Americans View Their Dust Bowl Experience

By John R. Wunder; Frances W. Kaye et al. | Go to book overview

“A GOD-FORSAKEN PLACE”
FOLK ESCHATOLOGY AND THE DUST BOWL

Brad Lookingbill

On an idyllic Sunday in April 1935, people from Lubbock, Texas, to Topeka, Kansas, went on picnics, planted gardens, visited neighbors, and attended church. Communities had been punished with depression and drought, yet on that spring day Plains men and women felt assured that peace and safety had returned. Suddenly in midafternoon the air turned cold, and people noticed then that the sky had become filled with birds, fleeing from some unseen force. Fifteen-year-old Ida Mae Norman, driving home from a Palm Sunday church service with her family, saw a thin strip of black on the horizon north of Guymon, Oklahoma. Seconds later, they were enveloped in a wall of dust. She later recalled: “I was so frightened. I thought the world had come to an end.” She feared that the foreboding dust storm might be a “signal for Armageddon.” 1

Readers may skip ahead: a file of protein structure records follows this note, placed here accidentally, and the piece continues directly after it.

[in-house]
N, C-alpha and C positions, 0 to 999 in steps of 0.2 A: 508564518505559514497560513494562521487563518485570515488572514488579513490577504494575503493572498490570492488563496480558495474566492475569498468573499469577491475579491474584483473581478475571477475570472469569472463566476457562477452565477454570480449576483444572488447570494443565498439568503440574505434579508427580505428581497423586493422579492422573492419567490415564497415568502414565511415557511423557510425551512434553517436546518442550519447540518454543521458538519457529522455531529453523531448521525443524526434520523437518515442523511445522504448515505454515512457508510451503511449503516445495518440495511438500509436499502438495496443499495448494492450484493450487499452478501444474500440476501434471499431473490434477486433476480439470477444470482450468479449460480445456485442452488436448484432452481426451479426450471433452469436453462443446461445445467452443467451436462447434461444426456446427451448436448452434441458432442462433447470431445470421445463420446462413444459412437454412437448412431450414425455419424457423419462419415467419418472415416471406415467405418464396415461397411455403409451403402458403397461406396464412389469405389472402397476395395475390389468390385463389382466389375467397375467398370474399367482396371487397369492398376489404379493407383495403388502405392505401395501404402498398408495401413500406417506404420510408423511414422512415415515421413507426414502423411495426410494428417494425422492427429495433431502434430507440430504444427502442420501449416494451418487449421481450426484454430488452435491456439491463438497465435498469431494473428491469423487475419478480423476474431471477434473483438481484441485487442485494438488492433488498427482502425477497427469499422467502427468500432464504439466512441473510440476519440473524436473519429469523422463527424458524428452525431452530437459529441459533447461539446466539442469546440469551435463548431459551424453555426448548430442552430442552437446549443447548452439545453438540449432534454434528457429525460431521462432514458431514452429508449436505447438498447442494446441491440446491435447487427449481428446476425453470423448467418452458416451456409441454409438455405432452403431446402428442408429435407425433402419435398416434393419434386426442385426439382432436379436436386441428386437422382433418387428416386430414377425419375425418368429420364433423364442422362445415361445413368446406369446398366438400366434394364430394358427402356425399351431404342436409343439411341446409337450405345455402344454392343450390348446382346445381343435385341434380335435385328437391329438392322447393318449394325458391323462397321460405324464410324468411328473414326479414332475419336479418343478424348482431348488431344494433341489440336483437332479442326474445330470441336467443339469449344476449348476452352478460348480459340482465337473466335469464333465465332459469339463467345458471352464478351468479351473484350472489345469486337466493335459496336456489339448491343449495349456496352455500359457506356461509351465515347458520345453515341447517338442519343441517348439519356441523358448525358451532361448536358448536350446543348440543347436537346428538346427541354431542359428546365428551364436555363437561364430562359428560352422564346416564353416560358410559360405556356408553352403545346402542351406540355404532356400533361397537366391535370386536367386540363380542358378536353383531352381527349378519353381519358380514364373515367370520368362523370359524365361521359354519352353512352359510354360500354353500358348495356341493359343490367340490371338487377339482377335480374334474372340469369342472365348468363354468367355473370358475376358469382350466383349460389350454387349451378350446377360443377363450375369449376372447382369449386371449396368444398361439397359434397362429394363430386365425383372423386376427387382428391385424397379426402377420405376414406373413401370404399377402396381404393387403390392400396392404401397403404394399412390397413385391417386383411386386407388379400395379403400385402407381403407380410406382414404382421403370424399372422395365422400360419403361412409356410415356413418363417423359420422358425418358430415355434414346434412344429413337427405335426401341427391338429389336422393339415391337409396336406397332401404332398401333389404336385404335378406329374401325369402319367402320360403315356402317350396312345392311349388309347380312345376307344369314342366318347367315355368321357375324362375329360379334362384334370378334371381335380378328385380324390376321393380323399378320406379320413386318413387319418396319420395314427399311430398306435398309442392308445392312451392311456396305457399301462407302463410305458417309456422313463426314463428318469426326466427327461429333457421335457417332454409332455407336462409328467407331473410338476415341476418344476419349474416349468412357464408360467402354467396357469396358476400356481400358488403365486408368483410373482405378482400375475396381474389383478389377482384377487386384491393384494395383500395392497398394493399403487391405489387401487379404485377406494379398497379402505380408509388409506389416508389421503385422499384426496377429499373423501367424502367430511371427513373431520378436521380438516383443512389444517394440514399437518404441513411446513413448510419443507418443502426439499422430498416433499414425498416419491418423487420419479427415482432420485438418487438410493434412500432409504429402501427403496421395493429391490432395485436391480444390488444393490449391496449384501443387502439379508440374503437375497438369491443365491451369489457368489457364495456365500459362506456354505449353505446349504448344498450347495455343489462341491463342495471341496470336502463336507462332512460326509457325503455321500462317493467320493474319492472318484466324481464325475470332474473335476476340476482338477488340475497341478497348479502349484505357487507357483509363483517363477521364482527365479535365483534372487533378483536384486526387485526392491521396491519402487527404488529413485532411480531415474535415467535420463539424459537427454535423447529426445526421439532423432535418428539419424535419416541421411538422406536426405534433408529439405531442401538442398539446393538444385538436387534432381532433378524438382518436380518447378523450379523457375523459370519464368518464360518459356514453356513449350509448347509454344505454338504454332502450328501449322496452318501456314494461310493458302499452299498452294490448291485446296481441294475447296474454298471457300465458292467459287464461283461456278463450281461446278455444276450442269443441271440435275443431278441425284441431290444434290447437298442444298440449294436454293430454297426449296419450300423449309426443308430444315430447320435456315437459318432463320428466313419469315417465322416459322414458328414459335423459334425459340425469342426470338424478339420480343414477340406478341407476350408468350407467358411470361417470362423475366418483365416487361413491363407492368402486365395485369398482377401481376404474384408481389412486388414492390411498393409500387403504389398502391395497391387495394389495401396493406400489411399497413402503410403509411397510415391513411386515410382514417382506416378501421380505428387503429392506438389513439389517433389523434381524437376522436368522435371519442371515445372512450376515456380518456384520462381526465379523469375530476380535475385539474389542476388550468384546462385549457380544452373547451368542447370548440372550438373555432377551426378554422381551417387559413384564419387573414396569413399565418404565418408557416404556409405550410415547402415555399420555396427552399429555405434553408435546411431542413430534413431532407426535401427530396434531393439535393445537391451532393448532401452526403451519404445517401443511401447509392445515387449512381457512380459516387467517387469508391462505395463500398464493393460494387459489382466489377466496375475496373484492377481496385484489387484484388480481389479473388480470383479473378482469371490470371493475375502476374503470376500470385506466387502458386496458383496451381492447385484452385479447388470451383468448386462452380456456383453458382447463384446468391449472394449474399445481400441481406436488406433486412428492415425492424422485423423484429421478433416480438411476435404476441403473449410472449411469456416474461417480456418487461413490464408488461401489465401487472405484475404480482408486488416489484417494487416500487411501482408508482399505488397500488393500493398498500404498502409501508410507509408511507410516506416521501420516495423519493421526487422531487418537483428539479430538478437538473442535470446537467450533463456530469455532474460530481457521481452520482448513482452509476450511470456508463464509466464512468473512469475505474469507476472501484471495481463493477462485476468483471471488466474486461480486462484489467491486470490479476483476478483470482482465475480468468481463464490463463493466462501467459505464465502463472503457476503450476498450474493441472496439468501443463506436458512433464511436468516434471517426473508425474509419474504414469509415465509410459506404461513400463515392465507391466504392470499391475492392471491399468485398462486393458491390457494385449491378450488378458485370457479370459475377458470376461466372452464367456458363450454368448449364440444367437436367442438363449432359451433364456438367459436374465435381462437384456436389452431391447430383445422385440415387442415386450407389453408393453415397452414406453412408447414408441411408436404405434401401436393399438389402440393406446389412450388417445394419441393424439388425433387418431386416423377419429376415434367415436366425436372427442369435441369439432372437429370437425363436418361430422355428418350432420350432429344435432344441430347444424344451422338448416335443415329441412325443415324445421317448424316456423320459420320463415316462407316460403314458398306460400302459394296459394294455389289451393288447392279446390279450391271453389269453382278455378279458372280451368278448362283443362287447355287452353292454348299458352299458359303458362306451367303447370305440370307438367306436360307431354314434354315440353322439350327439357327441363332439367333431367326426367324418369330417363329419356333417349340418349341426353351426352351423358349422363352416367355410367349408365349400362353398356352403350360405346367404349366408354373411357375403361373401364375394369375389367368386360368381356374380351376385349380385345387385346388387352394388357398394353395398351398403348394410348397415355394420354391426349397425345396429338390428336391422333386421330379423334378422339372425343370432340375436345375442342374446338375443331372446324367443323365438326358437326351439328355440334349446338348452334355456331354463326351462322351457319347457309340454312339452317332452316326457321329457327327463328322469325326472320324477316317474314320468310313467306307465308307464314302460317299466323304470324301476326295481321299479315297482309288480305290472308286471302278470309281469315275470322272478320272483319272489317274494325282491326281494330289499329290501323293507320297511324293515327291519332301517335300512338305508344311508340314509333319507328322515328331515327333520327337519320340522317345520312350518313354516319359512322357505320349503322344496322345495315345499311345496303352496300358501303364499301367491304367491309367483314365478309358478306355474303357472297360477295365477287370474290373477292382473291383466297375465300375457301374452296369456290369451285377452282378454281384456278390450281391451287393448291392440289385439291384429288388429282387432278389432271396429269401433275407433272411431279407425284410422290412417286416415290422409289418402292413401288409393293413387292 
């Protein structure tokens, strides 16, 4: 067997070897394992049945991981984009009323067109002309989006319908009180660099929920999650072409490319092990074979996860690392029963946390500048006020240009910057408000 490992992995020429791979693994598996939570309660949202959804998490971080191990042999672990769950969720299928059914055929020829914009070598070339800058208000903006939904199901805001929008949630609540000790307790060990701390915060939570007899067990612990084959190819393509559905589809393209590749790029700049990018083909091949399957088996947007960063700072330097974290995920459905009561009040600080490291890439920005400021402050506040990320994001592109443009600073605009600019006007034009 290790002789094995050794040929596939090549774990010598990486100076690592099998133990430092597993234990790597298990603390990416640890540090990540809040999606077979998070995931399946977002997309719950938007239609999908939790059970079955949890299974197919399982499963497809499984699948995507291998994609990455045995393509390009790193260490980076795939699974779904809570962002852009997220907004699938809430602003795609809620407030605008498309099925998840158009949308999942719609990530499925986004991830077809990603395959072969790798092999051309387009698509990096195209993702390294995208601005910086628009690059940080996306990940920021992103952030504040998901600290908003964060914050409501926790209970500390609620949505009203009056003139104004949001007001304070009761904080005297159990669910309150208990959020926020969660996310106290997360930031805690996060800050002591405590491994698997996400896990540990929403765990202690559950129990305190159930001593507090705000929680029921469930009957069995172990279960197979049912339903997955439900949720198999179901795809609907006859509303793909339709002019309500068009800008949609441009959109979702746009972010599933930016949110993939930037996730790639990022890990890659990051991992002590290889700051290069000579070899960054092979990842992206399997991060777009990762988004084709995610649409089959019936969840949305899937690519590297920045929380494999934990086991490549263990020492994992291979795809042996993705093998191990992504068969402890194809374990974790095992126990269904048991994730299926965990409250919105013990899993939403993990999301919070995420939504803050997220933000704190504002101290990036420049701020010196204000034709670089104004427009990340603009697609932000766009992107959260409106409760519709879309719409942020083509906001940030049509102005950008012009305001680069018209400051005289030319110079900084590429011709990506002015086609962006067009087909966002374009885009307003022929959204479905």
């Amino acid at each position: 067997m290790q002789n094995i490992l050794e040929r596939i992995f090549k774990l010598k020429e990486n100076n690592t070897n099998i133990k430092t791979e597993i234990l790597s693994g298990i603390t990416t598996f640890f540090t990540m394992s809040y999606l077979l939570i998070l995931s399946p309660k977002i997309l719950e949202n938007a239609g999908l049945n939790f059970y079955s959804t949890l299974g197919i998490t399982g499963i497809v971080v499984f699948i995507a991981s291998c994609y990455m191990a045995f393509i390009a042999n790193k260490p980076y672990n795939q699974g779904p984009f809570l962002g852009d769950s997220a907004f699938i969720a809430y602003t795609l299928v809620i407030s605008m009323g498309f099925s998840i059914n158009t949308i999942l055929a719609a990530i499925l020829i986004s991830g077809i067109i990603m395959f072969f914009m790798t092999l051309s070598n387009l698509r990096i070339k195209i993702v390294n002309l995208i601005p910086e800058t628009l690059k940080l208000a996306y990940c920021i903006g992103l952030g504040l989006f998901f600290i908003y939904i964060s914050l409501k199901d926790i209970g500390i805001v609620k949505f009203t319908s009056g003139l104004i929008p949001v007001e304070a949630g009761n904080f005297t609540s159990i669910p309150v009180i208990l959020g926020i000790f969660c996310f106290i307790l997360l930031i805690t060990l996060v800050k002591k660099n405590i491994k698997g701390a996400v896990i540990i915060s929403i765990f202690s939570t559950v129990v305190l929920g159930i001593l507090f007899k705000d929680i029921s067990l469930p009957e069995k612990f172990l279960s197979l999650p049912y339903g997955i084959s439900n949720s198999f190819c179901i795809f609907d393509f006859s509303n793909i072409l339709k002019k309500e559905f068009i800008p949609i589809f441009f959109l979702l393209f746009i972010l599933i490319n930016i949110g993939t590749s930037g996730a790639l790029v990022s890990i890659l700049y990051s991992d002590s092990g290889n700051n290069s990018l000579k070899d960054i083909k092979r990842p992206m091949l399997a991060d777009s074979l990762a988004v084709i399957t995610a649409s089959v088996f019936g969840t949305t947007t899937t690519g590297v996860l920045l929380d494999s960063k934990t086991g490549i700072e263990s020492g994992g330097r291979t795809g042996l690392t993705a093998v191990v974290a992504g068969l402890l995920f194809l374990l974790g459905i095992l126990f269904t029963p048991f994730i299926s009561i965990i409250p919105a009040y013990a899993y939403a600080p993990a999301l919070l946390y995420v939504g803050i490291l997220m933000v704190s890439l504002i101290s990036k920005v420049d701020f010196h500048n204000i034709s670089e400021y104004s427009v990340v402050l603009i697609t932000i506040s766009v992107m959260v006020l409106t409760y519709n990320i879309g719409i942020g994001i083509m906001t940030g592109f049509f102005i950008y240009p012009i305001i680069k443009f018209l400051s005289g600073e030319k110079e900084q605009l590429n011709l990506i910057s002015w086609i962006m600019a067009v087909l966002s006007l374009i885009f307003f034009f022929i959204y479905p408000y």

The teenage girl's fear reflected a common response to dramatic ecologic and economic shifts. From the Puritan's “Day of Doom” in colonial history to Hal Lindsey's Late Great Planet Earth in recent years, apocalyptic strains have echoed throughout American culture and remained malleable to particular historical circumstances. Premillennial dispensationalism, the eschatological form popular in the twentieth century, regards events not as harbingers of a progressive evolution into the Kingdom, as postmillennialism contended. Instead, individuals saw omens of disaster as increasing trials which would precede the imminent return of Christ in judgment and salvation. 2 This paradoxical faith, constructed within the social experience and from the religious traditions of grassroots Christian piety, per

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